Understanding Your Safety Stock Calculations

If you manufacture or distribute products, it's safe to assume that you have a specified safety stock level— or at least we certainly hope you do. If you're on the fence about whether or not to hold safety stock, we recommend reading up on why it's critical to overcoming variability in your supply chain.

At this point, you may be saying to yourself, "but carrying excess inventory is expensive!" and you would be right. However, this is exactly why some of the best-run and most profitable businesses are so focused on holding the optimal amount of safety stock.

For those of you who do hold safety stock: how do you calculate it? Do you do it statistically, or is it a "rule of thumb"?

Do you use a number given to you by someone else in your organization? If so, do you know how they calculated it, and which formula they used? If you generated the number yourself, did you rely on a textbook formula that you may not fully understand? You're not alone.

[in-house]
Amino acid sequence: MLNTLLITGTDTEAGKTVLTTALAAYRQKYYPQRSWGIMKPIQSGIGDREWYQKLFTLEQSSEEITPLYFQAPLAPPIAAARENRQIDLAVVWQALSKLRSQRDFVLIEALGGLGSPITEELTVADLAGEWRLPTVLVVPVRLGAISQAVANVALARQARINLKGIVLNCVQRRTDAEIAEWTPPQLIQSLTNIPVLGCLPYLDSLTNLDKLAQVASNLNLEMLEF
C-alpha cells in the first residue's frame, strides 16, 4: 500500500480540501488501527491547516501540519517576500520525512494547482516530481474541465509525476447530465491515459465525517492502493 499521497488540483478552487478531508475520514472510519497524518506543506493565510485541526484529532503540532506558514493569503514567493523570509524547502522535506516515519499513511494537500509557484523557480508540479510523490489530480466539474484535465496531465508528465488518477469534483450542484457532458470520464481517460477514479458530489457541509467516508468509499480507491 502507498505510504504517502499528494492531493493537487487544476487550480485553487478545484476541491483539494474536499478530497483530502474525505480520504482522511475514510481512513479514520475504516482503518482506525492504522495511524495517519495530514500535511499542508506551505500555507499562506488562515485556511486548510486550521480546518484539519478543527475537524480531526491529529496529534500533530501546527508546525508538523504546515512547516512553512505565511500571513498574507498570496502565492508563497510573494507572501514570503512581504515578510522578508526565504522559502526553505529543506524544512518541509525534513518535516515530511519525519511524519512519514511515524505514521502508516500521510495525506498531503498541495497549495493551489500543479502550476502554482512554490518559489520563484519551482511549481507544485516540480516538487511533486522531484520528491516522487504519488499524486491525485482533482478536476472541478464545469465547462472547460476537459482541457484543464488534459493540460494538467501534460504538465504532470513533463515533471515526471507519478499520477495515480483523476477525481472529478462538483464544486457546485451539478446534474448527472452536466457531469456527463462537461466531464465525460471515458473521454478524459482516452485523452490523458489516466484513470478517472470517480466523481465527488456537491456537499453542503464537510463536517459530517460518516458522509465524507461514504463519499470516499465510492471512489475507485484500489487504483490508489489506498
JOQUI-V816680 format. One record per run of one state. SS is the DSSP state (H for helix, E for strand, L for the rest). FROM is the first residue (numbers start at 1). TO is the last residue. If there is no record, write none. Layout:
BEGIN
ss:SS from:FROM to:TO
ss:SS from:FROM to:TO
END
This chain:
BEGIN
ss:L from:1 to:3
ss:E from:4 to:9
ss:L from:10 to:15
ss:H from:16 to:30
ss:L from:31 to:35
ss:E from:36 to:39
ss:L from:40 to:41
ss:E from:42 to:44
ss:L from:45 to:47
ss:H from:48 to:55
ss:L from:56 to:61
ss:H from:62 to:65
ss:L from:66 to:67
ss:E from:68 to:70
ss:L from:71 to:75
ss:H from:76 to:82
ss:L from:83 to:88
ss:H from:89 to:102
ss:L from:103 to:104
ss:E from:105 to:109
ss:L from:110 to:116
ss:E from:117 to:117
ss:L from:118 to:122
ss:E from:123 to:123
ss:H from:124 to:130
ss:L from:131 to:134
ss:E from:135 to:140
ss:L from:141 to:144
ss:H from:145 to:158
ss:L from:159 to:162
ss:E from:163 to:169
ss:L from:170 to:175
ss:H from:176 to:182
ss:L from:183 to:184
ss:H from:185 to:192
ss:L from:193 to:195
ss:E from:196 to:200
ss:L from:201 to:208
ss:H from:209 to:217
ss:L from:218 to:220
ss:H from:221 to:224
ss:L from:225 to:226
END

The goal of this article isn't to get into the intricacies or mathematics of calculating safety stock, but rather to highlight that this is a very complex endeavor, not to be taken lightly. A business that fails to understand the logic underpinning their safety stock calculation is at risk of being exposed to unnecessary cost and risk.

With that in mind, let's look a little more closely at how companies determine their safety stock levels.

The Dangers of "Rule of Thumb" Safety Stock Planning

The primary purpose of safety stock is to buffer the unexpected and unanticipated events that impact our supply chains. Yes, we're talking about forecast error. As you know, (and as we've discussed in previous posts) demand forecast accuracy is, arguably, the single biggest factor that impacts the ability to meet customer service targets.

Why, then, are so many businesses still using a "rule of thumb" method for calculating safety stock?

If your business is one of them, what is the basis for your "rule of thumb" metric?